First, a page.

Leaving the Farm

SUBHEAD: The more you stay at you home farm, the harder it is to leave. Image above: Coming back to the Farm. Cover of Saturday Evening Post 11/26/55. From (http://kindigrifles.com/post_article.html) By Sharon Astyk on 5 May 2010 in SharonAstyk.com - (http://sharonastyk.com/2010/05/05/independence-days-update-leaving-the-farm) One of the problems of farming is that it does make it hard to leave. I don’t mean the difficulty of getting animal care – we are fortunate enough to have a wonderful 14 year old neighbor, who does a terrific job of animal care – and his equally terrific mother who brings him over and supervises. We’ve also got other friends willing to house-sit – so we’re lucky. The big problem is not arranging animal care, but dealing with the psychological difficulty of my own desire to keep hands on the tiller all the time – the fact that even though we have wonderful caretakers, they aren’t me. It is control freakiness, of course, but also the fact that much of the knowledge of what our plants and animals need is simply too complicated to convey. Even though I know our caretakers will water the plants, I worry about a sudden freeze, about over and under watering. I know they have milked the goats well for years, but I worry will they recognize signs of illness, if any. I worry the ducks won’t come back for them and will be eaten by predators. I just worry. And there’s some reason for that – we came back last night to find a power outage, a missing cat, the ducks refusing to come in and that dogs had dug up some plantings. These things could have happened when we were home, of course, and none of them was serious – the cat returned this morning, the ducks are still happily floating on the creek – but some part of me believes that they won’t happen if it is just me. Moreover, it isn’t just worry – the more we live in our home – eat from our home, heat from our home, live wholly here, the less I want to go away. I left to see family, excited about the trip, but was reluctant as well- the first serious gardening weekend of May, perfect weather, and I’m leaving my dirt??!!? Are you kidding? But it was a lovely trip, filled with family and friends which are at least as important as the rest. We had a great time, and if we’re glad to be back, it is because we took the risk and went away. It was a low key week, because of five days away, but I did a bit of planting. But now, the deluge. We are getting ready for kidding (we think maybe Bast is pregnant after all, but it is hard to tell, and who knows, Jessie always looks pregnant), hitting high planting season and preparing for our next apprentice weekend – a bunch of families are coming to the farm. (On that subject, btw, I’m looking for someone who is good with kids and has some experience teaching, as a camp counselor or other kid activities do a couple of hours of child activities on the farm each day of Memorial Day Weekend at my house (with parents around to help and supervise, it wouldn’t be solo). In exchange you get free room and board and to be part of goat milking lessons, gardening and a whole host of farm learning – and to hang out with a great group of people at my house. Email at jewishfarmer@gmail.com if you are interested.) There’s a lot to do now, and after a long period of “ok, too cold, too wet, too much snow, too not here, too busy too…oh, crap it all needs doing right now!) So there’s that. But hey – that’s farm life. And I’m home! Plant something: Squash (in paper pots), second crop of peas, carrots, beets, beans. Harvest something: Milk, eggs, sorrel, nettles, lettuce and bok choy thinnings, pea shoots. Preserve something: Dried some raspberry leaves Waste Not: Hauled some stuff that would have gone bad in our fridge to Boston to share. Lose points, however, for the fact that Eric left one of the bags on the counter to rot ;-) . Otherwise, the usual. Want Not: Took advantage of the fact that all nurseries are having sales right now to order some more fruit trees and bushes. Eat the food: Lots of asparagus and rhubarb, but we’re not doing much fancy with it – we’re just so happy it is here. Develop local food systems – talked to 80ish people who want to have chickens at my Mom’s house, and encouraged them. How about you? .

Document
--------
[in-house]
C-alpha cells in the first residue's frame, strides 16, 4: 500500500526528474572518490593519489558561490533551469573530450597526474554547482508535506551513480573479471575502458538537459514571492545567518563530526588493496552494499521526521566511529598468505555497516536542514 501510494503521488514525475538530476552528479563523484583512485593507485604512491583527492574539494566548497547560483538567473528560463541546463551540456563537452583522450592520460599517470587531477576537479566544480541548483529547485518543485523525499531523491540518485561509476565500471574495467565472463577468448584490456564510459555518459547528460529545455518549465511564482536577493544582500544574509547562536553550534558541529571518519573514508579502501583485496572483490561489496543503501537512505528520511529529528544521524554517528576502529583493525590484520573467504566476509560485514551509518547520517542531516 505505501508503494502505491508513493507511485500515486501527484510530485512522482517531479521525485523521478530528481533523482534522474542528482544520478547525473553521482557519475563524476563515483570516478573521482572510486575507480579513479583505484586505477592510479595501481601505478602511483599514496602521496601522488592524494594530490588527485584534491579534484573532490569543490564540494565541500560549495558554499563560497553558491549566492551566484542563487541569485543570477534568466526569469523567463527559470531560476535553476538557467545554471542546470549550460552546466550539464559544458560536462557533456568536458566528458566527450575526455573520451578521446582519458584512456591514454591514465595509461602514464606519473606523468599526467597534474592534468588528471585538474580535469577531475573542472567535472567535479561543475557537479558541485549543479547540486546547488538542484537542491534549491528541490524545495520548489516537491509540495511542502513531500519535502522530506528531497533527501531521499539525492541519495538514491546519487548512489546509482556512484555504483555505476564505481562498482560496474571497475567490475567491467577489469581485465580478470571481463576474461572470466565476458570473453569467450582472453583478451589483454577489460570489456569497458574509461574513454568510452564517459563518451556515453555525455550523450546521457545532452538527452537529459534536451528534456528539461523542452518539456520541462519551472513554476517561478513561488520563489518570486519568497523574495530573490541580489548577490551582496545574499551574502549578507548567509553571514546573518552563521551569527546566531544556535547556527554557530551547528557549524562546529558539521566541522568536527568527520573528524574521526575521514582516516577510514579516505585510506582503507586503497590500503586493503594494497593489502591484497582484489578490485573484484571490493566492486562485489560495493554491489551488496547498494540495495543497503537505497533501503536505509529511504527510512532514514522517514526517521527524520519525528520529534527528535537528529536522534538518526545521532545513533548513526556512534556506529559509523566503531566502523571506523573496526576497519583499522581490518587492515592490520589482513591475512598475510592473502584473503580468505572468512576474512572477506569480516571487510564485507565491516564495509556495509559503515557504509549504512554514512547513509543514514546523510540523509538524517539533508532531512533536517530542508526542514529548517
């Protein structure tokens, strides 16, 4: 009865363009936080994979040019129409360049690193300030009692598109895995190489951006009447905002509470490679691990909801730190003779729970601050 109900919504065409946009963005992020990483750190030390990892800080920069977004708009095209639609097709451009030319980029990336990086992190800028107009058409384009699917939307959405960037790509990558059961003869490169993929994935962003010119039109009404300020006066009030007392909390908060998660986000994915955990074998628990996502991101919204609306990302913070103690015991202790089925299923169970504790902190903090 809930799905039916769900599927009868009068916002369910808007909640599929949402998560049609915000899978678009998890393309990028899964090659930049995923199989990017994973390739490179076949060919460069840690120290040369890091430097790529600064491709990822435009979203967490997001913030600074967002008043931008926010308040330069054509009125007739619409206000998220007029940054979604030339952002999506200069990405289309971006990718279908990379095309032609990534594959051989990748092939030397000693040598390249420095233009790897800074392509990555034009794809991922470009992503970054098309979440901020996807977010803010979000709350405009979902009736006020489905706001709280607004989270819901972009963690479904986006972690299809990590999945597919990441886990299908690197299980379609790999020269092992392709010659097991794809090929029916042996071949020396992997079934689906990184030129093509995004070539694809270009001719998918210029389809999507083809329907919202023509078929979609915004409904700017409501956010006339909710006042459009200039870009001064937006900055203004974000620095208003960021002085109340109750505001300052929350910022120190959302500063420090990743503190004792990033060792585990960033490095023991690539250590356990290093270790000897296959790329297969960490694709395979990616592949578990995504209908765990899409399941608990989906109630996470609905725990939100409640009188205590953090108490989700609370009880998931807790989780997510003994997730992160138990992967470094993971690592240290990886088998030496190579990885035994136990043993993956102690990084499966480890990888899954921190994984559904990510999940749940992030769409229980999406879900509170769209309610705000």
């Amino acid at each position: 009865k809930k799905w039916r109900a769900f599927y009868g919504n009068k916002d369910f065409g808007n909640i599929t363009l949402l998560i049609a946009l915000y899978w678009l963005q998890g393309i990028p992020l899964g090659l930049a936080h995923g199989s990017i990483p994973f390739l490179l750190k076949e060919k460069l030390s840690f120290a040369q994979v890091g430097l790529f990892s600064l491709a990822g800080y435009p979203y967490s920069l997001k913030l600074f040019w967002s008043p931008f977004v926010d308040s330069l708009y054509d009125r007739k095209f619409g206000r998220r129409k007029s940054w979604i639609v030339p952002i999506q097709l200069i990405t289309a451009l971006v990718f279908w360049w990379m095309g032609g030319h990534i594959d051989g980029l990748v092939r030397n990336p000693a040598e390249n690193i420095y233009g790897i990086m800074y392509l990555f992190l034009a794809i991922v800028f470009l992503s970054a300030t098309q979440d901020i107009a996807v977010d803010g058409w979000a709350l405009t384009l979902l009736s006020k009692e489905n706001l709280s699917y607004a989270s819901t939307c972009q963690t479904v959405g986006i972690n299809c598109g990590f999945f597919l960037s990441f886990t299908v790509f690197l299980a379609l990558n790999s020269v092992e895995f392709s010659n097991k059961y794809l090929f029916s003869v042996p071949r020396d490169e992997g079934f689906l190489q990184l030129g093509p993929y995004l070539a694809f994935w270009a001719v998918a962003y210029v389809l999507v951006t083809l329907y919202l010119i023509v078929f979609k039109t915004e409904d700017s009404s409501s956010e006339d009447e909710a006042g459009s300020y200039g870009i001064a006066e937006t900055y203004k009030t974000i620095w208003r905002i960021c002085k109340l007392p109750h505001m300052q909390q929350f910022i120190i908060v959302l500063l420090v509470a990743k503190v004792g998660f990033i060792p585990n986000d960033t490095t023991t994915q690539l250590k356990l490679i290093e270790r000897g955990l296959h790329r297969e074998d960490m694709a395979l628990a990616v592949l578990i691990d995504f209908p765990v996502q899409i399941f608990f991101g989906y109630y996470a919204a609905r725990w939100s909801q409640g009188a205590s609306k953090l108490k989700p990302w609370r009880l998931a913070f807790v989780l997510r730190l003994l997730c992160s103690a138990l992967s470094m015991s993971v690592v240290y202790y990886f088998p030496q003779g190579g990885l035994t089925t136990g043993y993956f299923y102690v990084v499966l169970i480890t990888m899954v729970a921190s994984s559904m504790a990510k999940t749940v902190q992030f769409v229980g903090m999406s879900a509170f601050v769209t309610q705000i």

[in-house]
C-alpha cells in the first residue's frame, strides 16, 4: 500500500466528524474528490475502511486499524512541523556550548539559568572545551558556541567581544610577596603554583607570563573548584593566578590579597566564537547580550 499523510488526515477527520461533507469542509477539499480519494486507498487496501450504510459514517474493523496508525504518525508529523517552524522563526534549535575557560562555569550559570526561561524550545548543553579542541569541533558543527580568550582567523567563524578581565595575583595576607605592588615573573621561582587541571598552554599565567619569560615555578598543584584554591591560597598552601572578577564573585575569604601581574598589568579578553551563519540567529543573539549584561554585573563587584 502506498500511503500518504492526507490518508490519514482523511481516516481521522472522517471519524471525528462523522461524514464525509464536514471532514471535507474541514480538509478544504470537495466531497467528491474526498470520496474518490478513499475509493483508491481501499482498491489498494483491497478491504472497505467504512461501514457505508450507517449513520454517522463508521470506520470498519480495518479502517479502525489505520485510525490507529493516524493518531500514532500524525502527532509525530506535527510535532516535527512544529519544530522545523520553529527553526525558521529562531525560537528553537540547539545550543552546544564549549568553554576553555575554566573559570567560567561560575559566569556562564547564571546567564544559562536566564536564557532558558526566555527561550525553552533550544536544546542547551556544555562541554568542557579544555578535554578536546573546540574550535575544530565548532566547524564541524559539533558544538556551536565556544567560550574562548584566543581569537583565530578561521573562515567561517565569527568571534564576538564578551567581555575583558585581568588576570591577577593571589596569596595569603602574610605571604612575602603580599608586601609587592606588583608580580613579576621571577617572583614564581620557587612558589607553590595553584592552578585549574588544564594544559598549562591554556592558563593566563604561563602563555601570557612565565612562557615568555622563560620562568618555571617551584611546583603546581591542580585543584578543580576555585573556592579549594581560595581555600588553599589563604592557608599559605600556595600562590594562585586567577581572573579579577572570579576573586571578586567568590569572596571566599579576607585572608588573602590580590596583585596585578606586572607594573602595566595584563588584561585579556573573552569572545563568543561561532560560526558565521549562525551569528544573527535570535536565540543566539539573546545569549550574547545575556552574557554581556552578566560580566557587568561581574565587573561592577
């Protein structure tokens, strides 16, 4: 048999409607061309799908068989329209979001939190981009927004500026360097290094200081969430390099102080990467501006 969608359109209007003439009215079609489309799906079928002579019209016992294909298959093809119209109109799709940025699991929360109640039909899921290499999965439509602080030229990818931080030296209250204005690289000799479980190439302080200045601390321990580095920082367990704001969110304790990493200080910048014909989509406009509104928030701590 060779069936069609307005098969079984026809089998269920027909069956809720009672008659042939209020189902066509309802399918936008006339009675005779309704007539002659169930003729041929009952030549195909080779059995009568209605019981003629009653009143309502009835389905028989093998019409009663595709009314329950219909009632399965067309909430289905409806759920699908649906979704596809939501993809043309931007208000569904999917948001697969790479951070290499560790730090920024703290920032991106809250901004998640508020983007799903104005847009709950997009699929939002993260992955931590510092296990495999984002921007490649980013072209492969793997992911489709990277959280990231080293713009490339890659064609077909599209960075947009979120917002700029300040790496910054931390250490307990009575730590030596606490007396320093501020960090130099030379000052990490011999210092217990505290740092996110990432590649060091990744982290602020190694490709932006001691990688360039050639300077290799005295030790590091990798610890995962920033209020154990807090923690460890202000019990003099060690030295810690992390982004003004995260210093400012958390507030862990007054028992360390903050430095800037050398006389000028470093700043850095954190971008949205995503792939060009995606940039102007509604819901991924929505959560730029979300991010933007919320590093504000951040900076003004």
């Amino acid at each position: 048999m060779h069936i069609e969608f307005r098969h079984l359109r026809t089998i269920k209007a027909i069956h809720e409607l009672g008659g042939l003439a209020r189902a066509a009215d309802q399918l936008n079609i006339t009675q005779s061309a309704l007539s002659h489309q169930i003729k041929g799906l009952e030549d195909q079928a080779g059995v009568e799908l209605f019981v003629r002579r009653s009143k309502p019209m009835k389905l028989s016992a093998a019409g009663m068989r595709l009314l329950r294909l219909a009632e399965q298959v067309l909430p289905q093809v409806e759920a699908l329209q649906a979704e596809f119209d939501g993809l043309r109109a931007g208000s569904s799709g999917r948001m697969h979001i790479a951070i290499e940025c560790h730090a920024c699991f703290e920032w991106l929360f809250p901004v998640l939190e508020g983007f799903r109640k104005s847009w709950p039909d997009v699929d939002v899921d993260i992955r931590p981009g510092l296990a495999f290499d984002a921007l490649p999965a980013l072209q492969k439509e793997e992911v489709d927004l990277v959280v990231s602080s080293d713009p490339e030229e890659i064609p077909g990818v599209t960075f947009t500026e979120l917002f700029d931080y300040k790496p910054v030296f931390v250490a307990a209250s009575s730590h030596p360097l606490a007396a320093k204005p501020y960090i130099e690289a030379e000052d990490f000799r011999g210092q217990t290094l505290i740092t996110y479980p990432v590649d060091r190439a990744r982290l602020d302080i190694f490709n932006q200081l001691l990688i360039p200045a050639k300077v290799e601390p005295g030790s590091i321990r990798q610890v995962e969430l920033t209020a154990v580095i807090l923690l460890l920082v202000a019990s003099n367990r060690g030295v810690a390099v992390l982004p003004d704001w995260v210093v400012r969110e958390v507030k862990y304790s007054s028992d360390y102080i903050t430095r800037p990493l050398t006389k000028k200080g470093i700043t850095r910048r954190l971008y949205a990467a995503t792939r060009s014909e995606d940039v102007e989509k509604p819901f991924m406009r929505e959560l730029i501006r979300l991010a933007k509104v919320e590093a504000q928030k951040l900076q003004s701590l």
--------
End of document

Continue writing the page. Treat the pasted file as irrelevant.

1 comment :

Olive Branch GBS said...

thanks for the story. I really enjoyed it. Lisa

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